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Great white sharks should be added to endangered species list, groups say (VIDEOS)


A Great White shark jumps out of the water as it hunts Cape fur seals near False Bay, on July 4, 2010.



As Discovery's Shark Week kicks off, environmental activists have petioned the US government to list the declining population of great white sharks off the coast of California as an endangered species.

According to the Los Angeles Times, the petition states that northeastern Pacific Ocean population of great whites is genetically distinct and is considered in danger of becoming extinct. Researchers have estimated that currently that there are 340 mature sharks in the group.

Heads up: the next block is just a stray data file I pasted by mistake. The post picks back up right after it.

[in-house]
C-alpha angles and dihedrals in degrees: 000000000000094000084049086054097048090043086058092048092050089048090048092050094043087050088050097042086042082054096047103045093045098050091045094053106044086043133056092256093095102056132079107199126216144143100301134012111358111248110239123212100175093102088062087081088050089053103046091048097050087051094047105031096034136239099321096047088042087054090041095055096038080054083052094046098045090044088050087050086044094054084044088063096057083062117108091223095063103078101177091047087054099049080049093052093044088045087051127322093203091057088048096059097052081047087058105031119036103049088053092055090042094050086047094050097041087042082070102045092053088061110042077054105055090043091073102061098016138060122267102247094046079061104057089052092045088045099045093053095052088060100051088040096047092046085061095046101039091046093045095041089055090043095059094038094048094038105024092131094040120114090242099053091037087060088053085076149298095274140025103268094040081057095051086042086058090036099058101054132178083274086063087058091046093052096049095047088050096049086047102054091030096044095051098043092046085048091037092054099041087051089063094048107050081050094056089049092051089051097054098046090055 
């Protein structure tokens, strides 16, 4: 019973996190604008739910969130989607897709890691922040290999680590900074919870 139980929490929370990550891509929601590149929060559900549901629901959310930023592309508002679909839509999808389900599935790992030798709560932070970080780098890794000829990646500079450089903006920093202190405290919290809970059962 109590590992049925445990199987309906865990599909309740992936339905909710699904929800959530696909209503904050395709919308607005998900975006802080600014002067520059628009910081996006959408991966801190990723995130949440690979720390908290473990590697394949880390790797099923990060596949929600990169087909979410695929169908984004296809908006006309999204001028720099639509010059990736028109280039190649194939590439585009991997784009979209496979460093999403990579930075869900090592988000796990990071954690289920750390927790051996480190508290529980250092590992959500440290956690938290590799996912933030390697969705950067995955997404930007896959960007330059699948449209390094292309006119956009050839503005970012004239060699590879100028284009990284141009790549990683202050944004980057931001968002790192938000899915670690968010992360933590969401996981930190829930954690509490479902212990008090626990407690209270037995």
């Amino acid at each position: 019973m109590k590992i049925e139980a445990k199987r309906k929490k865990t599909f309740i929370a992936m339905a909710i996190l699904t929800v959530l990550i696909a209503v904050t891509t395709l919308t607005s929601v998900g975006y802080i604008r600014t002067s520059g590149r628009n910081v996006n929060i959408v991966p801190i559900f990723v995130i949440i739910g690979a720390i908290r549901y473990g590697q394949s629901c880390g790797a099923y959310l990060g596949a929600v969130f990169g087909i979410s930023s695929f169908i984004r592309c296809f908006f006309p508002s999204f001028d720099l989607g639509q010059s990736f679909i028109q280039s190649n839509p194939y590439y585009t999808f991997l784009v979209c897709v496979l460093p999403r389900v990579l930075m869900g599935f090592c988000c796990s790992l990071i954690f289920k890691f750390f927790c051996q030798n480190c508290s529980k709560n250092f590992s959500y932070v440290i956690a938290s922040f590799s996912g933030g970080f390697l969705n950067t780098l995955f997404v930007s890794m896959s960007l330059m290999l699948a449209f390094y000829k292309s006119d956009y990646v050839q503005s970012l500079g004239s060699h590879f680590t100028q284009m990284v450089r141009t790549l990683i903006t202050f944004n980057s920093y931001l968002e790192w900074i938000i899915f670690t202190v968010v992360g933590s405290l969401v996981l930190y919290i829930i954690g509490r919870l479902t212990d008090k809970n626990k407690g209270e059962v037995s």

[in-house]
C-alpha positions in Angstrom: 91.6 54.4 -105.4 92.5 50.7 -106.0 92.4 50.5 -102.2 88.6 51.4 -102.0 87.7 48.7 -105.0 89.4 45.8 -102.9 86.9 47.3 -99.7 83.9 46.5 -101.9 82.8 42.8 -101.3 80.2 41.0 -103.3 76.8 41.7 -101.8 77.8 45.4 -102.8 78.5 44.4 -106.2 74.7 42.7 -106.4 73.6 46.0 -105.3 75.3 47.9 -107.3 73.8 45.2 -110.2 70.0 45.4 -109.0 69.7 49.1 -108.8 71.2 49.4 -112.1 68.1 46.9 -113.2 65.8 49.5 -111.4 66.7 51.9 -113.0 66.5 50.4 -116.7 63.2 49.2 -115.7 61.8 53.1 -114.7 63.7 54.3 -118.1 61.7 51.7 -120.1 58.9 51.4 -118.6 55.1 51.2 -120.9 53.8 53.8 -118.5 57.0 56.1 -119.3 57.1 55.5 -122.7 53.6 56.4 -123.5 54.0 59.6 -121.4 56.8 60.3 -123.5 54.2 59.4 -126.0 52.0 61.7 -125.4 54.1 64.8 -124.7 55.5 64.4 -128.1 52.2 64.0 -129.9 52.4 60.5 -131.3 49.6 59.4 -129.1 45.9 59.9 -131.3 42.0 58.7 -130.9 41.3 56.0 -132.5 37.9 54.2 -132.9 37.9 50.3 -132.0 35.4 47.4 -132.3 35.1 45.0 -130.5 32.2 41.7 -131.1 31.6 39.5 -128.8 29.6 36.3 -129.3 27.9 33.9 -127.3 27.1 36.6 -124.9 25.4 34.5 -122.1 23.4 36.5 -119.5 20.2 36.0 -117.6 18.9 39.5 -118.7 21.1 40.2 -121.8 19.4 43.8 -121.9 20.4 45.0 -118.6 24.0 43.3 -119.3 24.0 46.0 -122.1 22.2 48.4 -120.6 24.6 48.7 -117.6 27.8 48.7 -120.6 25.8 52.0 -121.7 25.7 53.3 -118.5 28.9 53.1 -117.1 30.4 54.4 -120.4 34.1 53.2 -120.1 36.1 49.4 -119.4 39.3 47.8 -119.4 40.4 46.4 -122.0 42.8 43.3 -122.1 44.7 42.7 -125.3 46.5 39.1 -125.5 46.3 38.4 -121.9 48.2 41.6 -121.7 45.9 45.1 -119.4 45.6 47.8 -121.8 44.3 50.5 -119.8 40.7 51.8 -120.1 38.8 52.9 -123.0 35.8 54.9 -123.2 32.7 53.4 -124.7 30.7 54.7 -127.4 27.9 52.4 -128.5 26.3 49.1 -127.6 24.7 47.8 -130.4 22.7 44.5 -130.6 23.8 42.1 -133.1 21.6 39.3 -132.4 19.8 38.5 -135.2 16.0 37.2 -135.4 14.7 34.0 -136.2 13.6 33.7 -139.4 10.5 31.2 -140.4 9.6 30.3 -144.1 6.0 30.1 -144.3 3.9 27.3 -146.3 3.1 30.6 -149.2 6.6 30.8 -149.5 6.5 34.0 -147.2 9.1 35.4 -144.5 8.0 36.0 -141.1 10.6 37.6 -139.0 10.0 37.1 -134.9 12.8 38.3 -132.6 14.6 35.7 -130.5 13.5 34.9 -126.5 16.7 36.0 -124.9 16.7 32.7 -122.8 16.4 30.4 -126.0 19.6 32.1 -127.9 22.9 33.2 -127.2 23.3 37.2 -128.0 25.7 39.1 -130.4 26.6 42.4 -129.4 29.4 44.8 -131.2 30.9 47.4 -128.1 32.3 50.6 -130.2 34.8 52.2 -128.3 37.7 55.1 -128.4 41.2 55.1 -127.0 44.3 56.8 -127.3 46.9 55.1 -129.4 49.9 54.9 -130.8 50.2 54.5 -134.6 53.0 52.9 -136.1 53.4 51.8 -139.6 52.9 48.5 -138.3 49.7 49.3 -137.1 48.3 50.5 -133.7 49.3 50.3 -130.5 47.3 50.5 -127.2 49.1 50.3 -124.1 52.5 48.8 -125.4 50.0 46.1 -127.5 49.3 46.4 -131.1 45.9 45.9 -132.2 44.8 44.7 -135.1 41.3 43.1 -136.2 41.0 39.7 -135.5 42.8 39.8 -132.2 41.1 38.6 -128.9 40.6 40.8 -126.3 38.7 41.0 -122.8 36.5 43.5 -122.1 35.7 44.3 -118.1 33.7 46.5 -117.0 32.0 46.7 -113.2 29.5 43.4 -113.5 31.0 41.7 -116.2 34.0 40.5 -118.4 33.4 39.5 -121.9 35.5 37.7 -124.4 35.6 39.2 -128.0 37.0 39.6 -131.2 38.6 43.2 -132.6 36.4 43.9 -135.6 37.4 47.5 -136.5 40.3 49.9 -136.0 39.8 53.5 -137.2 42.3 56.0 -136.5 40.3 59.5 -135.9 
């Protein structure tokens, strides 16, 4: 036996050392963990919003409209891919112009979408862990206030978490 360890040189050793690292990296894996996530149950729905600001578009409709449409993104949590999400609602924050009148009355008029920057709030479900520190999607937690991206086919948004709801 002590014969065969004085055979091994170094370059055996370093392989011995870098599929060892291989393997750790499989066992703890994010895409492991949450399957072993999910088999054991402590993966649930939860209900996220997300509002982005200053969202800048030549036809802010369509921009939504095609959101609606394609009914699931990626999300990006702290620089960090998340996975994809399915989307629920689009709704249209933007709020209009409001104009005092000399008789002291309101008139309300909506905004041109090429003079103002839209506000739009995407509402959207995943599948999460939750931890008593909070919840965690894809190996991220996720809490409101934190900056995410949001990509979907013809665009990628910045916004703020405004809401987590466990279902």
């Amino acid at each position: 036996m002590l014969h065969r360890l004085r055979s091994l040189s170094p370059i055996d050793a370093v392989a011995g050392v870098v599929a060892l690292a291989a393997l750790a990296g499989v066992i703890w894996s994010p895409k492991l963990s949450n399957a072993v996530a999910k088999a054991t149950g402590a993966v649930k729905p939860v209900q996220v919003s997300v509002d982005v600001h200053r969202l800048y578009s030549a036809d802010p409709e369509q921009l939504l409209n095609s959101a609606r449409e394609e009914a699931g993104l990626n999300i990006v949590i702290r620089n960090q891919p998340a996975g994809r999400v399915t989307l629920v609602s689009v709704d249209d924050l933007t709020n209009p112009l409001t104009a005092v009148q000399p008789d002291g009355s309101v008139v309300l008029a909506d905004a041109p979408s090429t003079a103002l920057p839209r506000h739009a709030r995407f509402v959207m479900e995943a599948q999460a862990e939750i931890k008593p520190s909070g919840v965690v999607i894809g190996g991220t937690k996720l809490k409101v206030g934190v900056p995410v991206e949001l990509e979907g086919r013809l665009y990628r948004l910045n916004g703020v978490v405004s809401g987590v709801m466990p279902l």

"There could be fewer than 100 breeding females left," said Geoff Shester, the California program director of Oceana, an international group focused on protecting the world's oceans. "Numbers in this range are lower than most species currently listed as endangered."

The petition was filed with the federal National Oceanic and Atmospheric Administration Friday, UPI reported.  

Great white sharks can live about 30 years and reach a size of 6,600 pounds and a length of 20 feet.

However, generally great white sharks are considered as more of a threat to humans than anything. Earlier this month, Massachusetts had its first great white shark attack since 1936. The New York Times reported that officials in Western Australia are talking about taking great whites off the protected list of vulnerable species after five fatal shark attacks were reported in 10 months.

According to George Burgess, Director of the University of Flordia's International Shark Attack file, you're more likely to die because a coconut fell on your head than because of a shark attack.